For decades Silicon Valley has been America’s growth engine, but increasingly, Democratic candidates seem eager to cripple the tech industry in the name of fighting income inequality. Kiran Stacey and Kadhim Shubber report in FT:
The race for the Democratic presidential nomination has fuelled trepidation in Silicon Valley, as arguments for breaking up the world’s largest tech companies gain traction among the field of candidates.
Both Bernie Sanders, who won the New Hampshire primary, and his fellow progressive Elizabeth Warren, have called for a break-up of America’s largest technology companies. Moderates such as Amy Klobuchar and Joe Biden are also looking at aggressive measures to curtail the power of companies such as Facebook, Amazon and Google.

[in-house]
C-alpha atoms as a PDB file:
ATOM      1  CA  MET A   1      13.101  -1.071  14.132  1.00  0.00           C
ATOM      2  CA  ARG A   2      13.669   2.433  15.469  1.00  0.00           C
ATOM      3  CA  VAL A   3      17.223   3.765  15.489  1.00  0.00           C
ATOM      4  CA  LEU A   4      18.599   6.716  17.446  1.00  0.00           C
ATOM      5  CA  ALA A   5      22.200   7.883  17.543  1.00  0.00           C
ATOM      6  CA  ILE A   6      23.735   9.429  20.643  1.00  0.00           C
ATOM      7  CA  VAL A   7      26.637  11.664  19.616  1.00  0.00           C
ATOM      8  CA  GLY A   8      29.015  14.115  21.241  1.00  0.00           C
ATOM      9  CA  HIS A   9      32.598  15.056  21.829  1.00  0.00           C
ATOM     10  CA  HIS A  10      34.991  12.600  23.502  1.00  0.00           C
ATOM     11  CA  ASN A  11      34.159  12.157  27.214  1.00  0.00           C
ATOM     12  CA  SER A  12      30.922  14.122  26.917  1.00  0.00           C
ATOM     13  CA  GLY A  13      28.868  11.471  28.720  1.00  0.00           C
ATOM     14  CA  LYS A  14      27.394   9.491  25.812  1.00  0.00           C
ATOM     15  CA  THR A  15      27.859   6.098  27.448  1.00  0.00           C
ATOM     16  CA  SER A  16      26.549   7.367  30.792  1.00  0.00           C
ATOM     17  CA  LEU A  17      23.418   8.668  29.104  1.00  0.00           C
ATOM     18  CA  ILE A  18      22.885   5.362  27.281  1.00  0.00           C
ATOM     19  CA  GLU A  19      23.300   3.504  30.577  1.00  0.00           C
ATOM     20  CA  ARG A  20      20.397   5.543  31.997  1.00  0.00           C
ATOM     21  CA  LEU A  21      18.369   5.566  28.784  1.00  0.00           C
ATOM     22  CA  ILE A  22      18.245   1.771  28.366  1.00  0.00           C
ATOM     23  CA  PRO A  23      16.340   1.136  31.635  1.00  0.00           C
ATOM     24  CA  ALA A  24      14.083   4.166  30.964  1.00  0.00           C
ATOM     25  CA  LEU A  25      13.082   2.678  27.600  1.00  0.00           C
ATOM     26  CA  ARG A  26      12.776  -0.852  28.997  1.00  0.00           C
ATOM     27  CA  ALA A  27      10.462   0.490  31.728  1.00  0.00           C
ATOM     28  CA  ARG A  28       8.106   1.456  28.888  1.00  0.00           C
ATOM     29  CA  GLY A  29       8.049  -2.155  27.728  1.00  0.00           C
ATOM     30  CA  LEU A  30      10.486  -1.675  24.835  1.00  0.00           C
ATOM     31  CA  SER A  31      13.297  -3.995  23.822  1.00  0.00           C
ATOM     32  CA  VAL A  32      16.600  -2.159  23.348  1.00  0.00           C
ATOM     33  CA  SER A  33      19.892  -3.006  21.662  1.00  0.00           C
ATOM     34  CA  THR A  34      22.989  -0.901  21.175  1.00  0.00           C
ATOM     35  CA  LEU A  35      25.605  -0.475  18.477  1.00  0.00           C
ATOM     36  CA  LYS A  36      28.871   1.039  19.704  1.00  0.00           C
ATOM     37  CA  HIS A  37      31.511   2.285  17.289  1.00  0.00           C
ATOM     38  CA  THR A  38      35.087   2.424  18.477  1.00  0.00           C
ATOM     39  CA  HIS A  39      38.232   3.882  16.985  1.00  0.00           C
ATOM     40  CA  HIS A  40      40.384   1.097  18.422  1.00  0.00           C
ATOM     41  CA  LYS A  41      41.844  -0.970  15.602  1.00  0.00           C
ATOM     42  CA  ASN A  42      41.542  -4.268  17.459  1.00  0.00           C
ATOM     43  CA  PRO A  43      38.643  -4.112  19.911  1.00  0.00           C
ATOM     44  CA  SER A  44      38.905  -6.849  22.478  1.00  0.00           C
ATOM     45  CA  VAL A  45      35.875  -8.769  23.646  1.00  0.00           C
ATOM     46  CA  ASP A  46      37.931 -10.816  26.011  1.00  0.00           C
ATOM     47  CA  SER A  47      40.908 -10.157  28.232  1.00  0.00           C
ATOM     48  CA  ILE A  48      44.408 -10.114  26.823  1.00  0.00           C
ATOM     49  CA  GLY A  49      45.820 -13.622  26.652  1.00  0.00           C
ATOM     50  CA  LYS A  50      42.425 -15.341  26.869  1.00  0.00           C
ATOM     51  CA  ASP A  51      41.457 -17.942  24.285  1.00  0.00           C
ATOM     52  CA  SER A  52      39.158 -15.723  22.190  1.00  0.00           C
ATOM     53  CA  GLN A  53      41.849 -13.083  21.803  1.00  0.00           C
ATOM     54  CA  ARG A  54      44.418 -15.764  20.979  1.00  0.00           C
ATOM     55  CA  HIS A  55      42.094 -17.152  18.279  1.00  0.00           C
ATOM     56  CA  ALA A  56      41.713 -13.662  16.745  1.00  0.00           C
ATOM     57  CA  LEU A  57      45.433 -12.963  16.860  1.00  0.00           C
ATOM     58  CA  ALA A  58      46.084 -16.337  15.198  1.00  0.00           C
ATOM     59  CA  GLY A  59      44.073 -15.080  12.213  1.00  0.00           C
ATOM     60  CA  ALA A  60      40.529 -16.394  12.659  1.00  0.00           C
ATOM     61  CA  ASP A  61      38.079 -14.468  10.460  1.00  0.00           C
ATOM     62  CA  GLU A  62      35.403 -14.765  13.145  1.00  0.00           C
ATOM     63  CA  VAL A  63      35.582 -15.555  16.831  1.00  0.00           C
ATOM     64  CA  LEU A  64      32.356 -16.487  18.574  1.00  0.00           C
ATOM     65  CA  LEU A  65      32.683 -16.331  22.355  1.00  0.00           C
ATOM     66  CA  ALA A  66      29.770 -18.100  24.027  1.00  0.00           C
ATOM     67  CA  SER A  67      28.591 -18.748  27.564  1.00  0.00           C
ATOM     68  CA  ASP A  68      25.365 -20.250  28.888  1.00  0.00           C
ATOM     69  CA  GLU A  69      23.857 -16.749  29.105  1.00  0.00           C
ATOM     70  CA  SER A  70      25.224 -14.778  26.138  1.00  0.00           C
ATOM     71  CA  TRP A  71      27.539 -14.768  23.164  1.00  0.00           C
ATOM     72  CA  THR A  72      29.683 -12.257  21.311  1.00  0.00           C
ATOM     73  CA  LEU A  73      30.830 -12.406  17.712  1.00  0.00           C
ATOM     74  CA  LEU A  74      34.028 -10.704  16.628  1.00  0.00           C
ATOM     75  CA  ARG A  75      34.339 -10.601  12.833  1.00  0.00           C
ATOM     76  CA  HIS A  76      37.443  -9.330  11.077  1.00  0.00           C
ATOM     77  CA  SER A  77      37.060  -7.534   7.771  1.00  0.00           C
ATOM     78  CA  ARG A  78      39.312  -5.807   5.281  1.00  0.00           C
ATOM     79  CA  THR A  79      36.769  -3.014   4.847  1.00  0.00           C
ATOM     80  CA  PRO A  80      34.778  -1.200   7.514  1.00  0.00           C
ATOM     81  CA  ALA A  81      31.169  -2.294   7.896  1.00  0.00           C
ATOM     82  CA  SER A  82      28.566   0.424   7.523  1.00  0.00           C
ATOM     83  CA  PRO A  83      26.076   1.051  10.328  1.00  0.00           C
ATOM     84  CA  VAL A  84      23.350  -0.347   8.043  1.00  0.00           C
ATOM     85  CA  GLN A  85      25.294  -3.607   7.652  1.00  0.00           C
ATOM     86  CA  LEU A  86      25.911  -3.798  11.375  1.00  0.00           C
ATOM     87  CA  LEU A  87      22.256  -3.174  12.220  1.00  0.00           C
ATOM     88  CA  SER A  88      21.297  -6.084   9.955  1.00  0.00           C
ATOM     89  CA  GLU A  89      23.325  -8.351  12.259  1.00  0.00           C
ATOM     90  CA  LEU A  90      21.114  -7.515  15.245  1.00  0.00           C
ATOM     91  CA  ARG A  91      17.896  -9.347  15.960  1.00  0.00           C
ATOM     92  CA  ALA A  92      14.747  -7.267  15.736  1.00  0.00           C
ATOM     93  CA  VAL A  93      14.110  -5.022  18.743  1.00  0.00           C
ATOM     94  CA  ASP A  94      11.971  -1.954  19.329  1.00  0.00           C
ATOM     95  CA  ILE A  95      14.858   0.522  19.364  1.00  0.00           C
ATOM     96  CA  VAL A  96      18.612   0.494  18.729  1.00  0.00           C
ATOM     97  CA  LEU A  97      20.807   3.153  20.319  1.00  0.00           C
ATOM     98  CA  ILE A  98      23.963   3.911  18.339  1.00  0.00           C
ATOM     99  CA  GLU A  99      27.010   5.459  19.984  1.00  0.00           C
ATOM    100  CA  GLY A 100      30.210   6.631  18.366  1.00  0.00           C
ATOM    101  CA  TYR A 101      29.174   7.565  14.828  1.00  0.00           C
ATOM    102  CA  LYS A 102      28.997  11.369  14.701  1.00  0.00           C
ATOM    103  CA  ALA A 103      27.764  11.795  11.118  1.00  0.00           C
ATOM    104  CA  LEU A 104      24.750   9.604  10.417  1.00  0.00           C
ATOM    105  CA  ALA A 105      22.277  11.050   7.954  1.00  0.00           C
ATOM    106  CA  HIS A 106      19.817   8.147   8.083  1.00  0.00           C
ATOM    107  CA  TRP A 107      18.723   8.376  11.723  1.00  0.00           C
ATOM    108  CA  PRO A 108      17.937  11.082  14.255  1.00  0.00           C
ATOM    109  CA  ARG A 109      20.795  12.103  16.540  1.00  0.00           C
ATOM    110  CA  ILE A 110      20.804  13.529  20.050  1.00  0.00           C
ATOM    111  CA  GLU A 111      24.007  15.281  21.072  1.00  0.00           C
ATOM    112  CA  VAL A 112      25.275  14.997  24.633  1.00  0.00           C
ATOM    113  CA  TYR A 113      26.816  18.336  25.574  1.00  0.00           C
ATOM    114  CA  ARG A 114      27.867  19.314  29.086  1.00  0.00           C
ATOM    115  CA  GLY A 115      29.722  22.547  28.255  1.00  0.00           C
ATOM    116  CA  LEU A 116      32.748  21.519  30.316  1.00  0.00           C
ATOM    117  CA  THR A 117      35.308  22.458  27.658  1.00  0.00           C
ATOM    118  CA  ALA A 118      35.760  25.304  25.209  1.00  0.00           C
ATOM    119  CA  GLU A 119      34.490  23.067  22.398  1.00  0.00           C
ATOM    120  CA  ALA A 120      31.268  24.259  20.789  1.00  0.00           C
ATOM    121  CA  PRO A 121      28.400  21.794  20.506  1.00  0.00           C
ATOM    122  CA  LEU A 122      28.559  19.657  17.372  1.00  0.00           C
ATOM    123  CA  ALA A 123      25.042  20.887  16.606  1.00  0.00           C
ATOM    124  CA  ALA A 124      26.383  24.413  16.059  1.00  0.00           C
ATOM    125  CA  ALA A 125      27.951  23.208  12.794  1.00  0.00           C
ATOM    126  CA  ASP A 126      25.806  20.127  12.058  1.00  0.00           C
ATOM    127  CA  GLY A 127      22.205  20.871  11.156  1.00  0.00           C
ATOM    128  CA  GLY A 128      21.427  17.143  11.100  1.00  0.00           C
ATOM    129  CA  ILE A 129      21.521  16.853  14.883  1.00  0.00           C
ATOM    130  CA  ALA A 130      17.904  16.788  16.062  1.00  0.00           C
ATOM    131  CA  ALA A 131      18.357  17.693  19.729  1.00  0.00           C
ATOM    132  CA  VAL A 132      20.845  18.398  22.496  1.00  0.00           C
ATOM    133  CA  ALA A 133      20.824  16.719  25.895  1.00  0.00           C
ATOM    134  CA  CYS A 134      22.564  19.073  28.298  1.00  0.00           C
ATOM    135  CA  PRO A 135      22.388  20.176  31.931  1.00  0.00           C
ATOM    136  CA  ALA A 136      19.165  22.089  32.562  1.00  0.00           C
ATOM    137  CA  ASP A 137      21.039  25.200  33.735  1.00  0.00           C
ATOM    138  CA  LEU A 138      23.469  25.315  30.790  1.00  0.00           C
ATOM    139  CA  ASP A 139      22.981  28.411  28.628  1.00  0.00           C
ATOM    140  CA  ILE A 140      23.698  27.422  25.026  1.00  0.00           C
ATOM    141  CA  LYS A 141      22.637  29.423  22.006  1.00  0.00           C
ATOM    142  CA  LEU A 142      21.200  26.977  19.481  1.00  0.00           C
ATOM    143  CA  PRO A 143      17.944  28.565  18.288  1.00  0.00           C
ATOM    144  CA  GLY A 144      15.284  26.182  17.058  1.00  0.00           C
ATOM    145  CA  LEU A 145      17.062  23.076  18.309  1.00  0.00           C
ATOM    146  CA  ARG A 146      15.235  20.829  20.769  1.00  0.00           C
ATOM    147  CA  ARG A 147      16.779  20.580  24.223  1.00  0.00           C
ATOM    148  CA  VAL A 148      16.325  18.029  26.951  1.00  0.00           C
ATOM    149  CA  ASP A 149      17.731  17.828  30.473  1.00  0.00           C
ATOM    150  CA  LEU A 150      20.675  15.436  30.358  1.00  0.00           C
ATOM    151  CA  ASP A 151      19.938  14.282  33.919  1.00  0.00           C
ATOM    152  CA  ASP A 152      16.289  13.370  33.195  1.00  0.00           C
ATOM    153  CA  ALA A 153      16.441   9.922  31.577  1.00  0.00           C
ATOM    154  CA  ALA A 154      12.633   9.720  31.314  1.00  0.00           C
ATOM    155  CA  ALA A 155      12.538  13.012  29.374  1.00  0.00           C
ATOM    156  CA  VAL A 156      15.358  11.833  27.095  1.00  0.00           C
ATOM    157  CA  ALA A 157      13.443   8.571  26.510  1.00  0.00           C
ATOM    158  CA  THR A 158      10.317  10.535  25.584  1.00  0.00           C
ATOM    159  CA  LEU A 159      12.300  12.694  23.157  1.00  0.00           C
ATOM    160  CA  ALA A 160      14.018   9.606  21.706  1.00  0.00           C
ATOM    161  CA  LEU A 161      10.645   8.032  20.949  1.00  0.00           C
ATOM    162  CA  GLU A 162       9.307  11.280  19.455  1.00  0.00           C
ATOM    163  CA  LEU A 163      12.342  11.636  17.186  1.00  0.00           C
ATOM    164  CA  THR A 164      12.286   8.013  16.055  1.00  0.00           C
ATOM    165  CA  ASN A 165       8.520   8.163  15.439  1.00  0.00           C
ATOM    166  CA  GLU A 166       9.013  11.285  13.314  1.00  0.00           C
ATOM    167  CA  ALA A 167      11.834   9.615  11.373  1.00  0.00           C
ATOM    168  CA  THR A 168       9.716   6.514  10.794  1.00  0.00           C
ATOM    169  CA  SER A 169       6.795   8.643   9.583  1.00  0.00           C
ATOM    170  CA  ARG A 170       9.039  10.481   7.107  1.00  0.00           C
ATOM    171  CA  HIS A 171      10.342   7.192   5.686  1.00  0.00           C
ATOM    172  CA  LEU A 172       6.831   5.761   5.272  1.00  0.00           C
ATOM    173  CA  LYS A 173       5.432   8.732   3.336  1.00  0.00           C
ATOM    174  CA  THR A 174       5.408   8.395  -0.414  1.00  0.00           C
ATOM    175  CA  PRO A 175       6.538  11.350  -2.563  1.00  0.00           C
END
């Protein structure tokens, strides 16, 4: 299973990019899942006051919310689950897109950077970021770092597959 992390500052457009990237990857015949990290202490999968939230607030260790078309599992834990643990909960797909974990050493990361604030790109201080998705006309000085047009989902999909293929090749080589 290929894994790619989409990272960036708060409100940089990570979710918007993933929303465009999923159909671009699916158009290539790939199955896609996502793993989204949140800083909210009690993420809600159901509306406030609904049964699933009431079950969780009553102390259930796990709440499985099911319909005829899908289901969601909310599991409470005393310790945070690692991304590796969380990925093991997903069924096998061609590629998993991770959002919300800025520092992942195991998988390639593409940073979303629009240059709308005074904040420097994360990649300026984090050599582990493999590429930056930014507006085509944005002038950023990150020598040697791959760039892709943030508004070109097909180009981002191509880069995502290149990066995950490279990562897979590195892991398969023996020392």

Arguments that were once confined to leftwing fringes are being examined more closely by government officials as well. Last week the Federal Trade Commission, which enforces competition laws, said it would review every takeover by a large technology company of a smaller start-up in the past decade to see whether they had displayed anti-competitive behaviour.
For decades, regulators had resisted taking action against companies on competition grounds unless consumers were being harmed through rising prices.
But for the past few years, a small group of leftwing academics has argued that large technology companies are causing damage in other ways, such as by killing off smaller competitors and eroding data privacy.
This group is close to one candidate in particular: Ms Warren.
“Competition is dying,” the senator said in a speech that first laid out her ideas on tech antitrust in 2016. “Consolidation and concentration are on the rise in sector after sector. Concentration threatens our markets, threatens our economy, and threatens our democracy.”